Sexyforyou automatically disqualified herself. I was slightly unnerved by the next, which under the ‘self-summary’ header clearly stated: "I’m rude and a total b***h, only nice to those who I prefer". No candle-light dinners there, then. By the time I came across Gothmistress I was beginning to seriously doubt the site’s dating pool and my (in)ability to attract a half-decent mate.

Then, like a miracle that creeps up when the non-believer isn’t looking, I began to see. Someone who thinks Vivah was a shit movie and loves Andaz Apna Apna! Someone else who loves Stanley Kubrick to bits! I mustered up as much self-deprecatory humour as I could and began messaging.

My OKC inbox wore a deserted look for quite some time. Maybe I came across as too pretentious in my profile. Maybe I expected too much too soon. But before I started juggling more ‘maybes’ in my head, replies started to trickle in. I measured my words carefully before replying back. I didn’t want to come across as desperate for ‘action’.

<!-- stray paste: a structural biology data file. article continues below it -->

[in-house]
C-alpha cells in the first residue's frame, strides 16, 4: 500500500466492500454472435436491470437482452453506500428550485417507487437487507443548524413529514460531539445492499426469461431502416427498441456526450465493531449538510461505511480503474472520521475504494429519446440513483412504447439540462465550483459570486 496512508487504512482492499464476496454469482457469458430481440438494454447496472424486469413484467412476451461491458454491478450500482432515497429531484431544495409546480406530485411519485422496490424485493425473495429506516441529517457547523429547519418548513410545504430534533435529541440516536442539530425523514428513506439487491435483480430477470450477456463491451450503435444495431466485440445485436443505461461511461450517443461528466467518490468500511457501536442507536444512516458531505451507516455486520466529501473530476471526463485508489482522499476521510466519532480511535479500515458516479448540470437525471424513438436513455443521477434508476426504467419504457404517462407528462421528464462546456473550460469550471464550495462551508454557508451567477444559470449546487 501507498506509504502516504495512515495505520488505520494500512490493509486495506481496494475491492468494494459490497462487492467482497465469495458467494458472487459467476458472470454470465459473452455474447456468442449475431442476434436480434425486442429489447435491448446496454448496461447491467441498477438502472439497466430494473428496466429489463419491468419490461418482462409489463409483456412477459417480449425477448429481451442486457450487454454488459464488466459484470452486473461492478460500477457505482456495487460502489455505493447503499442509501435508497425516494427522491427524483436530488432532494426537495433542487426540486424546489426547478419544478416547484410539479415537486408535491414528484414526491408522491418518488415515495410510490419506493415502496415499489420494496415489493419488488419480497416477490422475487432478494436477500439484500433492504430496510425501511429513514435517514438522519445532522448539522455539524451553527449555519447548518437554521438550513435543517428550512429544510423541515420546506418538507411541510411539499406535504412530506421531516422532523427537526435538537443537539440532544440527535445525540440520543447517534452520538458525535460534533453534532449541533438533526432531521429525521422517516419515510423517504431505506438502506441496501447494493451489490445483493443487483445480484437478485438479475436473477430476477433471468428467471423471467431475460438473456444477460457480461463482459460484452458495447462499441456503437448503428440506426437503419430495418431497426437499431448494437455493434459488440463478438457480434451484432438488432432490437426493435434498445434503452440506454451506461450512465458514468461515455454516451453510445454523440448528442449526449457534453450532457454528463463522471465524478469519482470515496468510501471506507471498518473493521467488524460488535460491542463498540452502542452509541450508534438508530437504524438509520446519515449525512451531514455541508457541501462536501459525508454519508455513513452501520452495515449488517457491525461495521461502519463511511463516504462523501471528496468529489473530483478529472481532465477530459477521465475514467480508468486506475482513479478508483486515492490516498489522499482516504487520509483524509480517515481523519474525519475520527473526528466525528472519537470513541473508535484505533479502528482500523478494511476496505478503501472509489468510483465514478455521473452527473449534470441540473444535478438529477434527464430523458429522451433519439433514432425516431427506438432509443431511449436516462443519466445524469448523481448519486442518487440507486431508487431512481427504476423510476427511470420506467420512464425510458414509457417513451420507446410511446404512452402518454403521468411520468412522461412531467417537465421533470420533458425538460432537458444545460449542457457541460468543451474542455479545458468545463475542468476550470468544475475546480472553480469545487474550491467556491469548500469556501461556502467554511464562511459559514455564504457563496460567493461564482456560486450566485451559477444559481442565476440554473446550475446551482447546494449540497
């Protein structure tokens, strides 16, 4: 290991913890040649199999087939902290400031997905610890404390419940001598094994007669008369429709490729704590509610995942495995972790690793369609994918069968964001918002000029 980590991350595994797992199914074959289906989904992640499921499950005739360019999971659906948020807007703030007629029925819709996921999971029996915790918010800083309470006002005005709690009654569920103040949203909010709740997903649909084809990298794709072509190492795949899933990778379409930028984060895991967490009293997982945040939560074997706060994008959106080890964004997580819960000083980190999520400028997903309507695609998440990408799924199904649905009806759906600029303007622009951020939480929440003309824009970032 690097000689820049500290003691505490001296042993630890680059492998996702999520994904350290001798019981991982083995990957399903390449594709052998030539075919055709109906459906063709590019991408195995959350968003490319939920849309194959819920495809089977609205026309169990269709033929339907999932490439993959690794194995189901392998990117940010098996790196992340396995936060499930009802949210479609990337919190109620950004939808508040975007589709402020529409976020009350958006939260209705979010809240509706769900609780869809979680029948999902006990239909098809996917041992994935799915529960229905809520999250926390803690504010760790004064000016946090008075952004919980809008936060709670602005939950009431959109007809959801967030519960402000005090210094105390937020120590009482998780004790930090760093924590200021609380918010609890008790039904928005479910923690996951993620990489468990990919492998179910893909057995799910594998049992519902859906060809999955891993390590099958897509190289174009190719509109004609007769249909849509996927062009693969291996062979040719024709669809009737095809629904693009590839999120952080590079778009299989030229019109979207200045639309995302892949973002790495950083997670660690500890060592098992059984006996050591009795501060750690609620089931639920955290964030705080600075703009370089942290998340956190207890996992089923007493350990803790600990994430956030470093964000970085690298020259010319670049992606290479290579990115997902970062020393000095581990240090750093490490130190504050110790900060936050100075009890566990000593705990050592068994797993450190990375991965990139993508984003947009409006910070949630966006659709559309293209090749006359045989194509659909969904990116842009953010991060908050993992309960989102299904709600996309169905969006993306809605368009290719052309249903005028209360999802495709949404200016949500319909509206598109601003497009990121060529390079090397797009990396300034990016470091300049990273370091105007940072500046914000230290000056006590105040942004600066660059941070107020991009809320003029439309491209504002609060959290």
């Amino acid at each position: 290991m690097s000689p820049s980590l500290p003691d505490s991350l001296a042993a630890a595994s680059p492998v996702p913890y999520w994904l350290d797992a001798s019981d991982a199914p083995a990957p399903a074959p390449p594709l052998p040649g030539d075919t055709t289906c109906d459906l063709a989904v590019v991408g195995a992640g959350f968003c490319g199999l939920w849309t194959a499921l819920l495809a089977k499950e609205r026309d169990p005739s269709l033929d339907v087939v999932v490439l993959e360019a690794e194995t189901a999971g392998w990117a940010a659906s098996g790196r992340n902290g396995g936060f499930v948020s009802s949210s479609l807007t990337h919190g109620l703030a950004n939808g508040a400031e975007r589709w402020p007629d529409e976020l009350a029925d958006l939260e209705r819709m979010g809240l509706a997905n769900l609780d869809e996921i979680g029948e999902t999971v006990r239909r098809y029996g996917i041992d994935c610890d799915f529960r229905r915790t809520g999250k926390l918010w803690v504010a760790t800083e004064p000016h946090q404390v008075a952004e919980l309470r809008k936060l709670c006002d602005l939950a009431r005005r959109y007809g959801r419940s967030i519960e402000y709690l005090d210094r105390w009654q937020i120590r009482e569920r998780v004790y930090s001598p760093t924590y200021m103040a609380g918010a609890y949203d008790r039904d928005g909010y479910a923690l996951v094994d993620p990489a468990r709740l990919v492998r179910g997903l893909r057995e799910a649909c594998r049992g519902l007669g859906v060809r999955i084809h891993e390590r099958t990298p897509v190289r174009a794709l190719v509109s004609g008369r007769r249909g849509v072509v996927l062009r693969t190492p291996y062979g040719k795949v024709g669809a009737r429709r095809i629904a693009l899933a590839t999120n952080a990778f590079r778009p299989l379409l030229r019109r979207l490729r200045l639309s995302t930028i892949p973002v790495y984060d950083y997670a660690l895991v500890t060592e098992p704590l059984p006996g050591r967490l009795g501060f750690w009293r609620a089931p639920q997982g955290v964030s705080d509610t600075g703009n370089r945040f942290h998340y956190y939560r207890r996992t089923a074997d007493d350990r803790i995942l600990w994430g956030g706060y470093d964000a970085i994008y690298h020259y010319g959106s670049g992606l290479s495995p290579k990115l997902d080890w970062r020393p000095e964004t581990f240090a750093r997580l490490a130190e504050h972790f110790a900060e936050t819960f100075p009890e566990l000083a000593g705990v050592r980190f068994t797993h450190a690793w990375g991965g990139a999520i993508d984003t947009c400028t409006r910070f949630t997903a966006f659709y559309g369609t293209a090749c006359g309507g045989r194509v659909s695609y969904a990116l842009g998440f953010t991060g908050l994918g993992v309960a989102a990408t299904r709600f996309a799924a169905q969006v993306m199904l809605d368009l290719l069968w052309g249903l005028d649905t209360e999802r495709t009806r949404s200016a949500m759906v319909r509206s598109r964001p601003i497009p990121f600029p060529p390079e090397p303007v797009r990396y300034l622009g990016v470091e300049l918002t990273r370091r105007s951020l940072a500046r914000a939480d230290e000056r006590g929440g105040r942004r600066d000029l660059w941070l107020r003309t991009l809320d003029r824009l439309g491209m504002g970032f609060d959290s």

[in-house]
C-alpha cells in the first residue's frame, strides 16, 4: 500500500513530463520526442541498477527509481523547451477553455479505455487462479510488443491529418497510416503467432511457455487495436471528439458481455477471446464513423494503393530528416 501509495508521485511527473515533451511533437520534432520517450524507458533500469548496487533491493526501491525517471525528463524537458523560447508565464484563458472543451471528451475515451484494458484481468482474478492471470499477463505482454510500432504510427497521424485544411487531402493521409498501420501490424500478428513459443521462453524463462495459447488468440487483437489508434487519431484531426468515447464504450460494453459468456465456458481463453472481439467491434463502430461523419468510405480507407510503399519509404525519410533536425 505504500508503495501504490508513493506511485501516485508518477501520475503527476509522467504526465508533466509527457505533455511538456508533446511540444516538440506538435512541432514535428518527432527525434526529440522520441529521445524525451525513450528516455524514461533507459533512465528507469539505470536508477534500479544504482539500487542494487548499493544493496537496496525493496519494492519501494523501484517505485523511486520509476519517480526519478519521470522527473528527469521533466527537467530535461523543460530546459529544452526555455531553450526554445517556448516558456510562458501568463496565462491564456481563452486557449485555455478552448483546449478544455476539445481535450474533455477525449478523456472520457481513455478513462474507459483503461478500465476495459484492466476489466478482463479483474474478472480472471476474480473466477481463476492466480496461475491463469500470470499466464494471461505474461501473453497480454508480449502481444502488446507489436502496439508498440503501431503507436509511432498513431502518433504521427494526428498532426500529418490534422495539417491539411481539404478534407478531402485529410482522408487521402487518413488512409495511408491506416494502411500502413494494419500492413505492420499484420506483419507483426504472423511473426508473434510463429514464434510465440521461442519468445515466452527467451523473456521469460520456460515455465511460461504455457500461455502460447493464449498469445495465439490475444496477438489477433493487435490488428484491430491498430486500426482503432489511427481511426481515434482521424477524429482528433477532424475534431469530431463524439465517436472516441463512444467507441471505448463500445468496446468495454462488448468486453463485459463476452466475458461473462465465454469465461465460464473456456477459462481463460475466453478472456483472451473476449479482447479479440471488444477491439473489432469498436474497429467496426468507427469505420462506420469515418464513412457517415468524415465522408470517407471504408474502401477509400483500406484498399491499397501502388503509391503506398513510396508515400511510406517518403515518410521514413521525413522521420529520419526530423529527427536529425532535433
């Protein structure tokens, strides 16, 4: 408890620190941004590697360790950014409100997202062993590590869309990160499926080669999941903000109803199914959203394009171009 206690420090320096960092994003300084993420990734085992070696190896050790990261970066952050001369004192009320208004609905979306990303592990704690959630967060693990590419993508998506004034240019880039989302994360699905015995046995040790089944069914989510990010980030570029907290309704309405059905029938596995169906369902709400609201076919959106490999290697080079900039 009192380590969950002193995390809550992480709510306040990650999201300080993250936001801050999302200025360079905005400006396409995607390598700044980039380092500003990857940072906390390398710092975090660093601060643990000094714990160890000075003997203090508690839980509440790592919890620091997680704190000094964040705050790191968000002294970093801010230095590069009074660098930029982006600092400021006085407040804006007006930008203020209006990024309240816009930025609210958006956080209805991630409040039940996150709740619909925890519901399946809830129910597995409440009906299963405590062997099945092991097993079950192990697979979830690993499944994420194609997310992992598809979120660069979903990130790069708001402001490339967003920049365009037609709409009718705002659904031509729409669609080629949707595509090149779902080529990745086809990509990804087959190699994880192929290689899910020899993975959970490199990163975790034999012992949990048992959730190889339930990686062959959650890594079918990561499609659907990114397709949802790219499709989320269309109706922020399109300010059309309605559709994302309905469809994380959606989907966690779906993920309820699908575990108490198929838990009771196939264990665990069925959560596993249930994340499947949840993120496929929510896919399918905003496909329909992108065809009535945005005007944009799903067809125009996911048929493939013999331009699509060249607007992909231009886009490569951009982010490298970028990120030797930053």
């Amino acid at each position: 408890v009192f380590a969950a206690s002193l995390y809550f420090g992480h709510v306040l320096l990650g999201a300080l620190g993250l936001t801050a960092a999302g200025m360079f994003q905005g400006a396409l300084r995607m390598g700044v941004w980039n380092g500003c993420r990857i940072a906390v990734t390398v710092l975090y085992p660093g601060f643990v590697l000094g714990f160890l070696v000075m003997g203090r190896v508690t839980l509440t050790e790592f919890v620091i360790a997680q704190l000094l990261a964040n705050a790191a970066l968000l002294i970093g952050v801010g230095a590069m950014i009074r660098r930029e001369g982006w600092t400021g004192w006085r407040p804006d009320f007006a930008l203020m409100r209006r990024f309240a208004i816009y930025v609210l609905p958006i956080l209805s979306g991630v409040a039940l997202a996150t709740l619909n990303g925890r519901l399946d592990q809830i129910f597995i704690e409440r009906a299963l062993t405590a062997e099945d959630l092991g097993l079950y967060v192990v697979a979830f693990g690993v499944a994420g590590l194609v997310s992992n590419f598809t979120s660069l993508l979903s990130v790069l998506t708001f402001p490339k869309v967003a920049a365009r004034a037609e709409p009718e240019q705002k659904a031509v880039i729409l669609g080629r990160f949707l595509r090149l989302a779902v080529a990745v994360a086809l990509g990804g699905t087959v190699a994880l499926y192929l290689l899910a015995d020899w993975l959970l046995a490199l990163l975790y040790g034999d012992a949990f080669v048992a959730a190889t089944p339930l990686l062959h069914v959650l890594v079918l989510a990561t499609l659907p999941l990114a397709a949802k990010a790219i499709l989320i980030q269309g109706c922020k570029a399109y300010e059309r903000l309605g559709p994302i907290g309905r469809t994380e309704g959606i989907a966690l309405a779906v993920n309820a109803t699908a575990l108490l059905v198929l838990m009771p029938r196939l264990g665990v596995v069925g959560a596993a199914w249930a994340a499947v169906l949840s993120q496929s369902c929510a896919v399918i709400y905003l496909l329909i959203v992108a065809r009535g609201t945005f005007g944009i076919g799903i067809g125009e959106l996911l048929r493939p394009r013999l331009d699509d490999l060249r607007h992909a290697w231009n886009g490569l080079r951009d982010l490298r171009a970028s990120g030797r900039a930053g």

That’s when I noticed another message: "Hey… seems like a pretty legit profile, yours... does good food and a movie after sound like fun? Chalo milo fir jaldi ;) [sic]" Finally, what had seemed like a futile exercise, suddenly appeared to be God’s gift to lovelorn souls. So, to all my friends chasing true romance, log in for love, I say!

– Asad Ali

What you should do is join Tinder," my colleague told me in an exasperated last attempt to stop me from whining about my suddenly non-existent love life. "Everyone’s on it these days. Remember the nerd in college we never spoke to? And that cutie we met at M’s party last month? Even P’s ex. And..."

I got the drift: everyone who was single – and ready to mingle just for a night or two – was on Tinder. The dating app had been gaining notoriety for being the (virtual) place to meet random (and not-so-random people) for quick hook-ups, but I wasn’t sure I was ready for one. After all, I still believed in meeting someone through a friend, going out on candle-light dinners, and falling in love.